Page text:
An employee of an electrical subcontractor was injured when he stepped into an uncovered drain on the construction site. Plaintiff sued for negligence alleging that the General Contractor breached its duty to maintain the premises in a reasonably safe condition by leaving the drain uncovered and failing to warn of the danger of the uncovered drain. Defendant moved for summary judgment arguing that it had no duty to warn of the uncovered drain.
The trial court granted summary judgment reasoning that the General Contractor (Defendant) had no duty to warn Plaintiff of the “open and obvious drain” because Plaintiff was aware of it and should have altered “his behavior in such a manner that the incident could have been avoided.”
The Second District reversed finding error. The appellate court noted that the obvious danger doctrine provides that an owner or possessor of land “is not liable for injuries to an invitee caused by a dangerous condition on the premises when the danger is known or obvious to the injured party, unless the owner or possessor should anticipate the harm despite the fact that the dangerous condition is open and obvious.” De Cruz-Haymer v. Festival Food Mkt., Inc., 117 So. 3d 885, 888 (Fla. 4th DCA 2013).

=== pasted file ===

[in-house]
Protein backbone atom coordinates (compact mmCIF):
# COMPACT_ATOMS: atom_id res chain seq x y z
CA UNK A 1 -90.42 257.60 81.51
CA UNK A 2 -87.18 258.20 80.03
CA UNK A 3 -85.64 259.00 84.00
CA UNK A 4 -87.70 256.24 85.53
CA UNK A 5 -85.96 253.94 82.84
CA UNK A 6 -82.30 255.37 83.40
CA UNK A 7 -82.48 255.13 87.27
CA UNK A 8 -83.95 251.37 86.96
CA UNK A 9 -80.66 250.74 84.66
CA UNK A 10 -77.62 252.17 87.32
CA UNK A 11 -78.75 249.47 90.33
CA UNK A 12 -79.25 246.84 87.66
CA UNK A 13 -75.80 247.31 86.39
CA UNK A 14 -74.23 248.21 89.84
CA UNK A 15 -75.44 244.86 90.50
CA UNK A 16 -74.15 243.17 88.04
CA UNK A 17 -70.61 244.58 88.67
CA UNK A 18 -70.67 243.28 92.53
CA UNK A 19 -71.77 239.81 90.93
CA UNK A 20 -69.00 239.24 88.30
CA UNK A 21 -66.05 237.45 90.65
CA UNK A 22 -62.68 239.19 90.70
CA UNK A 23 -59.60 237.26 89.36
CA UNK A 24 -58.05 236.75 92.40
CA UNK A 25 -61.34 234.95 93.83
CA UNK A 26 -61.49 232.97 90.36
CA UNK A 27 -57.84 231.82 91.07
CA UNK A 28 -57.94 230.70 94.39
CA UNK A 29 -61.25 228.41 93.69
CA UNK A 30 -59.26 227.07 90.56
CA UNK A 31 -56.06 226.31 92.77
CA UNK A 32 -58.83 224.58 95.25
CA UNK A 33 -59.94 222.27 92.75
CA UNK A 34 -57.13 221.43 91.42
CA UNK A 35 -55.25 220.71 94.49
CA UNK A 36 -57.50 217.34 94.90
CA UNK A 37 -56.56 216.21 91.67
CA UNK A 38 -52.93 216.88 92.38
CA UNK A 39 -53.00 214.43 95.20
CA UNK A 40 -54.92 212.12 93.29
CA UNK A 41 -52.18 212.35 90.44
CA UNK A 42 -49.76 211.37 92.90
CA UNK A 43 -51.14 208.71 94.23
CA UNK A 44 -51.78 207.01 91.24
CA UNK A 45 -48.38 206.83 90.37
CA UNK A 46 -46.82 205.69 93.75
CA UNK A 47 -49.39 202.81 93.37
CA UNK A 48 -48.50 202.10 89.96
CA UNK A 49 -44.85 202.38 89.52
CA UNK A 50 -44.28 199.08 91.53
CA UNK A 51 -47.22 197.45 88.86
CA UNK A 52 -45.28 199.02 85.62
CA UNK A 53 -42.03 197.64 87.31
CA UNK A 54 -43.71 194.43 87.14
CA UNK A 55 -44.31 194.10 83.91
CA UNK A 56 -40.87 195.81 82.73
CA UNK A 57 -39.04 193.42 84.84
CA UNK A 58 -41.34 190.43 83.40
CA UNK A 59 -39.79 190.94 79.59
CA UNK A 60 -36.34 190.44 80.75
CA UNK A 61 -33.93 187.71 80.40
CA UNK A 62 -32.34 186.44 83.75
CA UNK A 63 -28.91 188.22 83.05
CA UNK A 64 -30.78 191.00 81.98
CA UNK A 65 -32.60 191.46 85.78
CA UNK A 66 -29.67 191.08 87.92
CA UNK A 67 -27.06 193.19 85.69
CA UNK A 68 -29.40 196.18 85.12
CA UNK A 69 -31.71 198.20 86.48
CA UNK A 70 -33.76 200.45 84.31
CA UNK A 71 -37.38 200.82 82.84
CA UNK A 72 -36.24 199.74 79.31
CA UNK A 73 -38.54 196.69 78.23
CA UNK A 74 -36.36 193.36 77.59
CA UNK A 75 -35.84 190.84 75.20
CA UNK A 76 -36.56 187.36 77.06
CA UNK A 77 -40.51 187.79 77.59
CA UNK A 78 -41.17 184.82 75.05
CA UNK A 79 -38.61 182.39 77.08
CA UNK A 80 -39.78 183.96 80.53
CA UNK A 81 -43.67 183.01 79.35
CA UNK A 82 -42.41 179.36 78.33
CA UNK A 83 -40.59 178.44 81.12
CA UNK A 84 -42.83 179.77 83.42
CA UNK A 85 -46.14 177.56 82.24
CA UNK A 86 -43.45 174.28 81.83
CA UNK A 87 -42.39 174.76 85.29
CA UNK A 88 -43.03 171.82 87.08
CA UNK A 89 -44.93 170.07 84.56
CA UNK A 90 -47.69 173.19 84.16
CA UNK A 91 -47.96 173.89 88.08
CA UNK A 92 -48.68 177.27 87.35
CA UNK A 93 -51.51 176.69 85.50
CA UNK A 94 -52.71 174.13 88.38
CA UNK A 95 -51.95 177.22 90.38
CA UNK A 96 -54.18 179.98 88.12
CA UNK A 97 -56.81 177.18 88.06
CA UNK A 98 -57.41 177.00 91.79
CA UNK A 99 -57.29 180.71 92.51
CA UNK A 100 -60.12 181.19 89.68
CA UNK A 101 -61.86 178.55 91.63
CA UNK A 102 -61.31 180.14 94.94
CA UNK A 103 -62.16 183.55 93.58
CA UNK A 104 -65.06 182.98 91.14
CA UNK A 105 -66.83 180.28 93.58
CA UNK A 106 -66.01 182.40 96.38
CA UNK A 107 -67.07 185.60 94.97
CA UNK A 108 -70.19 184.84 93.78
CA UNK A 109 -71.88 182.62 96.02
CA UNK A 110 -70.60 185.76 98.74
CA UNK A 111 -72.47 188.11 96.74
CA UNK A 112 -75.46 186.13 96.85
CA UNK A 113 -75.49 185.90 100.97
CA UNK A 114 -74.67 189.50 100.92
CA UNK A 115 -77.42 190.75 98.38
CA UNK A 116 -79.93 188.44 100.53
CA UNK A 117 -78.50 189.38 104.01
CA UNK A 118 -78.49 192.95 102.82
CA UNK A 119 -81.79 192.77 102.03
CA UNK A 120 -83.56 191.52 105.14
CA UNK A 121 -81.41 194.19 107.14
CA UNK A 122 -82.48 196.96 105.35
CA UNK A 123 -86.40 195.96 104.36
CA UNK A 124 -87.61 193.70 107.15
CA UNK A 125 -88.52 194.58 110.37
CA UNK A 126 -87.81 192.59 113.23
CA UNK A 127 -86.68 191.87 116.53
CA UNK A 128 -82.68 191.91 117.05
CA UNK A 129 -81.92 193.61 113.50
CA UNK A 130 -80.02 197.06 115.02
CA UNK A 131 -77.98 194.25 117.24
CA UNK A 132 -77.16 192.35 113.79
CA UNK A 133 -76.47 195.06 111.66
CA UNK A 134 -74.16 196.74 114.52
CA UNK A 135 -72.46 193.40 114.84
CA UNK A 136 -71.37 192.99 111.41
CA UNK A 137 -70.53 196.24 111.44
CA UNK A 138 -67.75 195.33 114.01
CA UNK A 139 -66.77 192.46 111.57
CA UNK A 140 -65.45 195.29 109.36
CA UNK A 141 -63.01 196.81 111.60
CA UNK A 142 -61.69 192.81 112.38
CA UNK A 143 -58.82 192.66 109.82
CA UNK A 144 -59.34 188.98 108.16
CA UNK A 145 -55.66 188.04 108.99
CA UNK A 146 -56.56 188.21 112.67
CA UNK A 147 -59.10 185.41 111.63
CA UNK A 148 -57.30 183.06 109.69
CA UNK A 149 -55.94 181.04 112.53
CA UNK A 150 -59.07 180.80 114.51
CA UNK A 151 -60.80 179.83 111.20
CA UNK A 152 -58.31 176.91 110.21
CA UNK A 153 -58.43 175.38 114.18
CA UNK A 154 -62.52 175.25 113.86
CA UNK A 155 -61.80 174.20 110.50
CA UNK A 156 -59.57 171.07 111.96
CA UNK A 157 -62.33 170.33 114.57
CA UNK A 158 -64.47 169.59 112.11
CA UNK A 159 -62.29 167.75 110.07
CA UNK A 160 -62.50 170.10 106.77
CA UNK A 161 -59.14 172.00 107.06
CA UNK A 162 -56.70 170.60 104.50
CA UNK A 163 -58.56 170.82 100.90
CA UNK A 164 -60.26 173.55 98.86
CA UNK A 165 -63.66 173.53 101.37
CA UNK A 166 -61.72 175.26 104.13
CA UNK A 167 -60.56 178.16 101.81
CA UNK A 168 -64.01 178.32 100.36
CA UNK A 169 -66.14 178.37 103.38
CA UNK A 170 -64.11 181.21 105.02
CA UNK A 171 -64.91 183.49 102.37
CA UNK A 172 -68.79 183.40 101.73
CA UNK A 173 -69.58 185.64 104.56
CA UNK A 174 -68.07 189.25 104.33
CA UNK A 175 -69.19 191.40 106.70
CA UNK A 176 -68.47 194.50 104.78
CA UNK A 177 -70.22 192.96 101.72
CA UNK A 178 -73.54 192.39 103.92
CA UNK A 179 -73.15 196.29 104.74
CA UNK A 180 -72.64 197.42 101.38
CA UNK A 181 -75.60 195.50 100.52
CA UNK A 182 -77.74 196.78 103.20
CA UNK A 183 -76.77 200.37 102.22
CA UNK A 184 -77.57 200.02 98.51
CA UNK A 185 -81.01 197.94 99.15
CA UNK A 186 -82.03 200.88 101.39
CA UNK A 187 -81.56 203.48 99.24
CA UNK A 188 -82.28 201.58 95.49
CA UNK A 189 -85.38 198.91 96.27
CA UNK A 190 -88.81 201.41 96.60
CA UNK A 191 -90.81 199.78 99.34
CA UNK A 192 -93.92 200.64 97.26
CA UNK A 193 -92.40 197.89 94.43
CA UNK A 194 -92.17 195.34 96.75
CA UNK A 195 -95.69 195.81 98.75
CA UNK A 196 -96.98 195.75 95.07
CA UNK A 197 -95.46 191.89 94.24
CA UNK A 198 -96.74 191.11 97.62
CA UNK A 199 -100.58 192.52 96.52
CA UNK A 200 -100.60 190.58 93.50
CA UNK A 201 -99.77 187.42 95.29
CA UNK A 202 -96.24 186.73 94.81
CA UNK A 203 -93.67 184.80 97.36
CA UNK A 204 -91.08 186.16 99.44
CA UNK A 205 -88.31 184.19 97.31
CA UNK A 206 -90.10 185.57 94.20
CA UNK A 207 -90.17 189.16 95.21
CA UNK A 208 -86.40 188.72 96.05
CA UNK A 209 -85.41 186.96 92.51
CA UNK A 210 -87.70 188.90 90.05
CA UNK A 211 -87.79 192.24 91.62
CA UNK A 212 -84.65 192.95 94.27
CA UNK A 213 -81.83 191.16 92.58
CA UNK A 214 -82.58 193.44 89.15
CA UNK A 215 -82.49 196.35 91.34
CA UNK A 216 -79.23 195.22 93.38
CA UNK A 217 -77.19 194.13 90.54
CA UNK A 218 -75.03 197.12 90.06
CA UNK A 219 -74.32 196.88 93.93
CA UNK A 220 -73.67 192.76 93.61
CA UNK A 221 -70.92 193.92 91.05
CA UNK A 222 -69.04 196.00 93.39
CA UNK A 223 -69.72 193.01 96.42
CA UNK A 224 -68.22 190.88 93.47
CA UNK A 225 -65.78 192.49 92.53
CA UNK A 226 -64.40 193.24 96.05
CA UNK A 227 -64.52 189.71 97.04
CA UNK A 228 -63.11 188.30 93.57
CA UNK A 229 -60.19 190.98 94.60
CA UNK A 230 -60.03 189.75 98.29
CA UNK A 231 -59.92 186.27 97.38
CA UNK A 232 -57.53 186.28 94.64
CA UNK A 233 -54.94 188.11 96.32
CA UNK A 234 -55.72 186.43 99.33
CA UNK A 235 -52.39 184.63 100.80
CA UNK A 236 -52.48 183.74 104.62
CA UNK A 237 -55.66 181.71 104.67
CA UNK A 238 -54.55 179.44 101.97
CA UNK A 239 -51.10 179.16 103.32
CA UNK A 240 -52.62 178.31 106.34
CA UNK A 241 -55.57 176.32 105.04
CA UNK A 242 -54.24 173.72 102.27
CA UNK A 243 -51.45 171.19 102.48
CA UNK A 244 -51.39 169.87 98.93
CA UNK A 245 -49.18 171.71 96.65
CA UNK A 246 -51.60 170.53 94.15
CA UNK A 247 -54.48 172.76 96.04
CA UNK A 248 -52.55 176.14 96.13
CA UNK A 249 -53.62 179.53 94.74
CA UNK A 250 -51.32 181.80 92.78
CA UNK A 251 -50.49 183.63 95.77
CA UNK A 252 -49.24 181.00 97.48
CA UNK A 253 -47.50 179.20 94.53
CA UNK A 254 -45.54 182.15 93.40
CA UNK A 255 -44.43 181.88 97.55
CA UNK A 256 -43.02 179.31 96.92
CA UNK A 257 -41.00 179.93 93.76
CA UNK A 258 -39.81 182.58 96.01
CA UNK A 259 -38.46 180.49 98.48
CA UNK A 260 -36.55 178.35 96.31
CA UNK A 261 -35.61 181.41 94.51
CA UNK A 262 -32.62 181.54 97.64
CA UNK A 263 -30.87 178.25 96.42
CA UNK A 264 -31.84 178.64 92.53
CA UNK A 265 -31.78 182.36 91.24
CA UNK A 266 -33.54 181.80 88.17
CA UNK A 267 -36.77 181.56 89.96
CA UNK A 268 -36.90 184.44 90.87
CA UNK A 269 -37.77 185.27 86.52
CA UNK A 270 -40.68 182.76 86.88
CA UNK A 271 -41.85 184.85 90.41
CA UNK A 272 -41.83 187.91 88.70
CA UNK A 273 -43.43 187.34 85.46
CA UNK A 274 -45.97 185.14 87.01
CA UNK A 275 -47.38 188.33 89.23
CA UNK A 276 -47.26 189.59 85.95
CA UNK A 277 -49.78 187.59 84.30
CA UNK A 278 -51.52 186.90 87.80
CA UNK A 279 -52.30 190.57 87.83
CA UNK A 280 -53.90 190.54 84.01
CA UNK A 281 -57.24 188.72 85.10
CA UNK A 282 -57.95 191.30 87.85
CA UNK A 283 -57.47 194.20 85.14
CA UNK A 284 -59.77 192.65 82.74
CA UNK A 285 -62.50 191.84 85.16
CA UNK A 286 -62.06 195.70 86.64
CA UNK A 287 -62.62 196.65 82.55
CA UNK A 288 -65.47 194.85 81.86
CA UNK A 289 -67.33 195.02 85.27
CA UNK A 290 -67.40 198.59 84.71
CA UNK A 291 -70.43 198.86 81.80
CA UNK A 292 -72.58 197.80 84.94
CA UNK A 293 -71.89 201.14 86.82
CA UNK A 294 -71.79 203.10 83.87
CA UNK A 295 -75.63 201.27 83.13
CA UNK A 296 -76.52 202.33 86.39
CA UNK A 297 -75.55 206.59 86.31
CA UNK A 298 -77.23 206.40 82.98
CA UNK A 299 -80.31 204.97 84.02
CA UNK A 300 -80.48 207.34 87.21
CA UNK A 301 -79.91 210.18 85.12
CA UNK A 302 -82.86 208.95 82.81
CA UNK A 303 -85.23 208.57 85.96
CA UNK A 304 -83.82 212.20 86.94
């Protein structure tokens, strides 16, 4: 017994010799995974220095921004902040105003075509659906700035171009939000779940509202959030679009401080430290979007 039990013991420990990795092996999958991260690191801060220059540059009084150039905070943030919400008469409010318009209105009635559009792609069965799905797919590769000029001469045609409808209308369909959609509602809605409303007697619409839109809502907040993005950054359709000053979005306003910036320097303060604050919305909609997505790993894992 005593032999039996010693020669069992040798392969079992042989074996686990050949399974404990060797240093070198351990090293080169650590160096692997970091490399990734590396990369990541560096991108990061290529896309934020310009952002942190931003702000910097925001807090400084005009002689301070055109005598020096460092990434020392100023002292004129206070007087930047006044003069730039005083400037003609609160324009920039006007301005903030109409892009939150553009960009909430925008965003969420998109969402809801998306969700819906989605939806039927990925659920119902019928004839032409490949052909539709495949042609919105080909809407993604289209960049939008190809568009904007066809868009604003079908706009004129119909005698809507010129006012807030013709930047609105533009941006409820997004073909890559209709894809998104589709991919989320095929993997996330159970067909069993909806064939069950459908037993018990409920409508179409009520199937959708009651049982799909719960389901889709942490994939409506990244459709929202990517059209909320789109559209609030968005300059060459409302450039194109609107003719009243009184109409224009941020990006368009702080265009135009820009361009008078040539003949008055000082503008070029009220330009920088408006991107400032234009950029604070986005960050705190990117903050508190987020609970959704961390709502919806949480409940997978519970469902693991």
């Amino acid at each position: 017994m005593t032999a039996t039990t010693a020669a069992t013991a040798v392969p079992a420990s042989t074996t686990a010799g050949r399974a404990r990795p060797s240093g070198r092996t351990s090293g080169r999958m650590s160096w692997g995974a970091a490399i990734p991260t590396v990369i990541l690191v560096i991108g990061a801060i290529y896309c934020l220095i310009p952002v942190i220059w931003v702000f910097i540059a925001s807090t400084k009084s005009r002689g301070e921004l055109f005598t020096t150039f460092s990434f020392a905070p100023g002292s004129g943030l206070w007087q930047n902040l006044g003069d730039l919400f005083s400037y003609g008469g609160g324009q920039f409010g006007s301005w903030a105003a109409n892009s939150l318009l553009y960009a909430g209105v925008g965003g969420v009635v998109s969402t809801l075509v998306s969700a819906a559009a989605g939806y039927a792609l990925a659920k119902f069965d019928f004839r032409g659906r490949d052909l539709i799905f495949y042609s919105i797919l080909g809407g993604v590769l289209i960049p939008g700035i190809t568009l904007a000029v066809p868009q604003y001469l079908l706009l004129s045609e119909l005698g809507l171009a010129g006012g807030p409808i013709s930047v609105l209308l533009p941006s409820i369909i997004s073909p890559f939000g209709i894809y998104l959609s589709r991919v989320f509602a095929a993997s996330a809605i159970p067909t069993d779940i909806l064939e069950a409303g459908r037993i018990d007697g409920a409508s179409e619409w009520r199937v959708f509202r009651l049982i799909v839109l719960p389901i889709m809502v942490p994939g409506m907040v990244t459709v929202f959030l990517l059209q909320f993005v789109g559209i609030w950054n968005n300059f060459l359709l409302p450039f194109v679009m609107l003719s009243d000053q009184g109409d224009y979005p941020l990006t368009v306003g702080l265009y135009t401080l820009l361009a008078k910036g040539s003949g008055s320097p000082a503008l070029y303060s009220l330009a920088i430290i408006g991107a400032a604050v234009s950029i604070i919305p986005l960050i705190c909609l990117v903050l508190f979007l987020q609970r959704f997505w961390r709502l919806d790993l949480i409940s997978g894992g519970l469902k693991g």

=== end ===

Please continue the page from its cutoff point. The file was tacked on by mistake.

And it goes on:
The appellate Court found that the even if the danger was open and obvious, Defendant failed to negate any triable factual issue as to whether its dangerous condition was obvious. (This burden will not be the burden after May 1, 2021 as Florida is shifting to less restrictive federal court standard. The opinion changing the rule may be found here.)
Independent of the duty to warn, the Defendant had a duty to maintain the premises in a reasonably safe condition “if it could have anticipated the harm to Plaintiff as a result of the uncovered drain.” The Court reasoned that Plaintiff had to conclusively establish that it should not have anticipated the potential harm to Plaintiff as a result result of the uncovered drain notwithstanding Plaintiff’s knowledge of the danger. (This burden will not be the burden after May 1, 2021 as Florida is shifting to less restrictive federal court standard.)
The trial court erroneously concluded that Defendant’s duty to maintain the premises in a reasonably safe condition was discharged because Plaintiff knew of the drain and failed to avoid it. To the contrary, the appellate court found Plaintiff’s knowledge merely created a fact issue for “the jury as part of its comparative negligence determination.”
The opinion may be found: